Luckily, this can be done directly on the vSphere Web client again and followings are the services which you need to enable:
- Auto deploy services
- ImageBuilder services
And you can perform the configuration under the administration tab in the vSphere web client. Actually from the vCenter Extension menu, you can see all the services supported by vCenter Server. I would make the mentioned items above be Automatically started and of course start it along. The beauty of Auto Deploy 6.5 is its simplicity, you have done the necessary configurations in the vCenter already. While we will come back to the auto deploy configurations after configuring the other items.
Auto Deploy Service is the backend service for the whole mechanism
While Image Builder Service provides the UI in the Web Client you can use to manage the Auto Deploy Setup
vCenter Server Appliance have to be deployed on an ESXi which can be 5.5, 6.0 or 6.5 version. You can choose among any. For the ESXi Servers be tested for provisioning by Auto Deploy, I would pick the version 6.5 version. As mentioned, I don’t have physical EFI servers for the test, I have created nested ESXi 6.5 hosts in my environment for the test.
Be noted that, actually nested ESXi is not officially supported. But it’s good enough for lab.
You can see, if we choose ESXi6.5 the default Firmware Option is EFI, but it’s was BIOS for 6.0, 5.5, 5.1… So, as I want to test it on EFI based machines, do ensure you did that.
Well, it should be trivial as from the Web Client now, you can create nested ESXi 6.5 and all the recommended configuration and setting would be in placed for nested ESXi already. However… I hit into some problem which takes me some time… (4 hours) to fix this. Anyway, let me illustrate the fix in the section I test the Auto Deploy.
All ESXi hosts being provisioned by Auto Deploy has to obtain IP through DHCP, no static IP is required (as compare with the scripted ESXi install method). This is why you would have to have DHCP server in your environment. But do ensure your DHCP server do have the capability to inject DHCP options 66 and 67 which have to be leveraged by the vSphere Auto Deploy.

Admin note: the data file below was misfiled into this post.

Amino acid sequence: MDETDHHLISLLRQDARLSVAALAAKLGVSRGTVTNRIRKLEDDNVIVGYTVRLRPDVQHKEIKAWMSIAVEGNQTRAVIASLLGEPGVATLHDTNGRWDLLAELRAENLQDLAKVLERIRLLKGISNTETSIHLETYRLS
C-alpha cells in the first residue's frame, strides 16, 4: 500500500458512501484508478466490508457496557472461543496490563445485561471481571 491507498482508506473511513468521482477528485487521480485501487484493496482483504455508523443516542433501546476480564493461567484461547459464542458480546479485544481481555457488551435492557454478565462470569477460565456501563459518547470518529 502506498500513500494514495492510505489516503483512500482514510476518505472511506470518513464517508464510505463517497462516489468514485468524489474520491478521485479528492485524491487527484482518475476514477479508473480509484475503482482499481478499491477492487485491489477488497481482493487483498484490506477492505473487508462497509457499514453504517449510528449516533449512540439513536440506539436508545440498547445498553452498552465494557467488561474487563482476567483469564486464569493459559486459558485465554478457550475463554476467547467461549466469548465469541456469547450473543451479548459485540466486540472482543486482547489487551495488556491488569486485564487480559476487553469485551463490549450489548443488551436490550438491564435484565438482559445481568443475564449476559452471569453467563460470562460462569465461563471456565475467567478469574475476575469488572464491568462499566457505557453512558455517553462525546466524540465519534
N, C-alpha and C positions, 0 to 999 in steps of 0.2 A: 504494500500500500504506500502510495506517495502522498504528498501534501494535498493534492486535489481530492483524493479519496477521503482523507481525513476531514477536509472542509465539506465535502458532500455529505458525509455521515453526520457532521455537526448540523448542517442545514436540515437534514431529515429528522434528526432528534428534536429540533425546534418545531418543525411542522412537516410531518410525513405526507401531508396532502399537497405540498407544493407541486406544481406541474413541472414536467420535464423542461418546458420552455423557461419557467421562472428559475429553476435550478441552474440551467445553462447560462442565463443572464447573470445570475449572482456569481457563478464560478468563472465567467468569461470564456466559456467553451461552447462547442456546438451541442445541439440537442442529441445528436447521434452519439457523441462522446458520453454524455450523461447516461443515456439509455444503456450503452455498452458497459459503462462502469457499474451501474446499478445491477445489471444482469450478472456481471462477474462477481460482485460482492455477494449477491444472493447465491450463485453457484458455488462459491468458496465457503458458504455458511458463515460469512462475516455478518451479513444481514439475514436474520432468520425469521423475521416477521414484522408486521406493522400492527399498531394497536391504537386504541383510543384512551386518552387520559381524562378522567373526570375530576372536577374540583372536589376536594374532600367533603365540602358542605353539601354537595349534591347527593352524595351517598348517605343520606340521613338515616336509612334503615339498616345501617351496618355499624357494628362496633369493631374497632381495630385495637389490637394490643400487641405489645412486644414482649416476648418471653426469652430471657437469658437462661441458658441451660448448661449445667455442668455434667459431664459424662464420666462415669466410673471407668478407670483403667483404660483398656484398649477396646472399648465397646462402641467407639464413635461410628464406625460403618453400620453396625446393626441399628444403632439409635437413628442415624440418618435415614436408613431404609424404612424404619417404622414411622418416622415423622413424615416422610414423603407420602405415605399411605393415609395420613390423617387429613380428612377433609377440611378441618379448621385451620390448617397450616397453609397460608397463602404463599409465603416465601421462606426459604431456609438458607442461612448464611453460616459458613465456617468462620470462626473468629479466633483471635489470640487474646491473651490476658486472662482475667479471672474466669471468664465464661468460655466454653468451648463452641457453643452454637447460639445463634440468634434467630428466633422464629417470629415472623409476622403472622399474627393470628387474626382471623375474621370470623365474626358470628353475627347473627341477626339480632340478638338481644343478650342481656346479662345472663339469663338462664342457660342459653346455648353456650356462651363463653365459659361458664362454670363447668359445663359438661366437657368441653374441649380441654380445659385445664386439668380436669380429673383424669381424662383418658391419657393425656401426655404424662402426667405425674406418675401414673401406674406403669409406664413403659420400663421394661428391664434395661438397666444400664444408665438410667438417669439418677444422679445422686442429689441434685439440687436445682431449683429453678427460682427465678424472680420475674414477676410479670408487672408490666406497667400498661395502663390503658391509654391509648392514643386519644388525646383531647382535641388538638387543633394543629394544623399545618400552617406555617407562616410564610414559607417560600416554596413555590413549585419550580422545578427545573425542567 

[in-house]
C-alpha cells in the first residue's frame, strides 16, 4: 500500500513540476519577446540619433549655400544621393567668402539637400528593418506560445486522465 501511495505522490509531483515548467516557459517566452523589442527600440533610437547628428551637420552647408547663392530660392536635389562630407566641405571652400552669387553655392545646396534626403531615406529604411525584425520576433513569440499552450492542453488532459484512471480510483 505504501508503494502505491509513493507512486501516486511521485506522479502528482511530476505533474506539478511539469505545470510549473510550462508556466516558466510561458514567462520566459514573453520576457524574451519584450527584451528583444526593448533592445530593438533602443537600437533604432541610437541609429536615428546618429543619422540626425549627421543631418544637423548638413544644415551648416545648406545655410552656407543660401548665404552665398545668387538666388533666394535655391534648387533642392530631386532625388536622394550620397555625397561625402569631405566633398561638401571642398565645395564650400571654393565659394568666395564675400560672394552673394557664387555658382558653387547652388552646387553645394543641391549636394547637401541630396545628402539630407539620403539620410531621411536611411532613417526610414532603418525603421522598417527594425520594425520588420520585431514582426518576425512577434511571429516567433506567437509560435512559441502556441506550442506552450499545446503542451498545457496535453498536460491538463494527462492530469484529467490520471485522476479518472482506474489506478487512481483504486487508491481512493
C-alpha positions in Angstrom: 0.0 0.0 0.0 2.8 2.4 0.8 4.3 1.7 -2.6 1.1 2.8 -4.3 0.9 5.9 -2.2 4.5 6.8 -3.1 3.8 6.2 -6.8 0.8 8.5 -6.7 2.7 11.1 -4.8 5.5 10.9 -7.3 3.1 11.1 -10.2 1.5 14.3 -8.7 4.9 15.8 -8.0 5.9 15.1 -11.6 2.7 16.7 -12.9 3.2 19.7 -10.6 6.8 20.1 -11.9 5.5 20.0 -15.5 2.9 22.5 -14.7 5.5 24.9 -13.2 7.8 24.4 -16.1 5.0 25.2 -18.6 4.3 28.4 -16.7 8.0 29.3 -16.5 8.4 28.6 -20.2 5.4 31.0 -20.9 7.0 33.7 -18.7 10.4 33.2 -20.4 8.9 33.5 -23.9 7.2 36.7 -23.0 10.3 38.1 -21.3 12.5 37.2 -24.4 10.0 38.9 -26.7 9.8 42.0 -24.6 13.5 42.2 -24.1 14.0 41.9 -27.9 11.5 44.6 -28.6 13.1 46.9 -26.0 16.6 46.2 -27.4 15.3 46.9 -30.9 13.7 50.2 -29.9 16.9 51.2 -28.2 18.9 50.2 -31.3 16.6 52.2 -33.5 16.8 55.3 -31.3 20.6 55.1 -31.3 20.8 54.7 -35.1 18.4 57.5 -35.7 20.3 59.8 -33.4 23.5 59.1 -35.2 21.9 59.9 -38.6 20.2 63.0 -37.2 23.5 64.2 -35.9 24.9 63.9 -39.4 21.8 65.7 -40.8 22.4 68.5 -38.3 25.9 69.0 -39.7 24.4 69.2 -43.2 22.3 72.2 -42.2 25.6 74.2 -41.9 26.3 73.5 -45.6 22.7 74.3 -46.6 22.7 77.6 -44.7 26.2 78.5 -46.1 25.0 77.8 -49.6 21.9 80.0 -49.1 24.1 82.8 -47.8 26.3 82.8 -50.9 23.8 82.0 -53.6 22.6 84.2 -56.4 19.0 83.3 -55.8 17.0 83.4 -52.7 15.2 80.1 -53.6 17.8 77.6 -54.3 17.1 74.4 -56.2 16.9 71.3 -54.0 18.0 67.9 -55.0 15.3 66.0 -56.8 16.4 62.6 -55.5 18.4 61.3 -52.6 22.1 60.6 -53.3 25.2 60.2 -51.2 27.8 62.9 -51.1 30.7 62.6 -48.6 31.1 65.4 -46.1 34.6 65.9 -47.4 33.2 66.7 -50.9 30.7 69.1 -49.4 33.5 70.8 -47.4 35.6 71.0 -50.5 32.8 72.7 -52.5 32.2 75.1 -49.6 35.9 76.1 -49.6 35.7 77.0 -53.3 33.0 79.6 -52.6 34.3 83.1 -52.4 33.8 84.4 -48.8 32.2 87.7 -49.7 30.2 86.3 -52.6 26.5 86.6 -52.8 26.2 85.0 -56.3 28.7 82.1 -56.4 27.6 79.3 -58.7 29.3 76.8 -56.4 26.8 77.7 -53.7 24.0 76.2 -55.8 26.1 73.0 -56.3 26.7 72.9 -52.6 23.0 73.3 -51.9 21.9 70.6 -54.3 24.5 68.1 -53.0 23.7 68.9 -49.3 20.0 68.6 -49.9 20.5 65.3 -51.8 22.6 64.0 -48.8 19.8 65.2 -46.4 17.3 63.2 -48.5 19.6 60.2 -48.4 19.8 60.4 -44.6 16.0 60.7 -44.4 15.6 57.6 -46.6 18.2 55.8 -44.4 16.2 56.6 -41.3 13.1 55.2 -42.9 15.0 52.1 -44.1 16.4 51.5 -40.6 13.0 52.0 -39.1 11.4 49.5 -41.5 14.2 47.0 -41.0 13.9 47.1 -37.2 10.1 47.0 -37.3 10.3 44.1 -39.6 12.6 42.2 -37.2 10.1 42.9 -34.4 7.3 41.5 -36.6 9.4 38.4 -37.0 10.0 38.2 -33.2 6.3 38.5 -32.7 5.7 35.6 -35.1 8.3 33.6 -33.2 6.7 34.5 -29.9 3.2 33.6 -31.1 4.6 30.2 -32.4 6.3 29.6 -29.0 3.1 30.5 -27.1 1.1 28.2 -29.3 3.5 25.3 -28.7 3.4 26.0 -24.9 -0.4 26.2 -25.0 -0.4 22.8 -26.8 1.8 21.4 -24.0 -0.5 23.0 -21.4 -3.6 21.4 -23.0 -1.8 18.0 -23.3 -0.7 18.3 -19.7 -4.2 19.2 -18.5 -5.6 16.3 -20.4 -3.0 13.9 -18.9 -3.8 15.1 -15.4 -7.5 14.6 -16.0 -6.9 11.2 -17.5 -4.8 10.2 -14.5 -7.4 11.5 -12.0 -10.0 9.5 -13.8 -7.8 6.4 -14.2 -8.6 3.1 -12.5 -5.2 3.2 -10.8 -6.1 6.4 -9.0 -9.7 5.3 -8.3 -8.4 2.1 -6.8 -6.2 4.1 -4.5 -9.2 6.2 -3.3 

I see some blogs which is not accurate and I would like to state:
- Option 66: The TFTP server IP, NOT the Auto Deploy Server, a.k.a NOT vCenter Server IP
- Option 67: The iPXE boot file, if you are testing UEFI, use “snponly64.efi.vmw-hardwired”
Actually most of the DHCP servers should support the DHCP options, I’m mentioning this because NSX edge did not support the DHCP options until 6.2.3 version. In my environment, I’m using my AD as the DHCP server directly.
The last item you would need to setup is the TFTP server for carrying the PXE boot binary for Auto Deploy. You have to download the PXE binary from the Auto Deploy tab in the vSphere Web Client and use the TFTP server to stream the binary to the servers which tries to boot from Network.
You can use whatever TFTP server you like and I’m using the Solarwind TFTP server which is free but easy to be used. So followings you would refer to the high level steps I performed in my environment.
Download it from Solarwind:
Setup with default configuration
Download the boot file from the Web Client, thru’ the link “Download TFTP boot Zip”
Unzip it and copy the contents under the C:\TFTP-Root\. From here you can see from the Web Client, the BIOS DHCP File NAMe is undionly.kpxe.vmw-hardwired. You can ignore it, in the DHCP option 66 and 67, we actually ask the iPXE boot to boot to collect the file with filename in Option 67 from the TFTP server address in option 66.
Great, you infra has been prepared for Auto Deploy already! So let’s move on to the Second part of this blog post for configuring the Auto Deploy!!!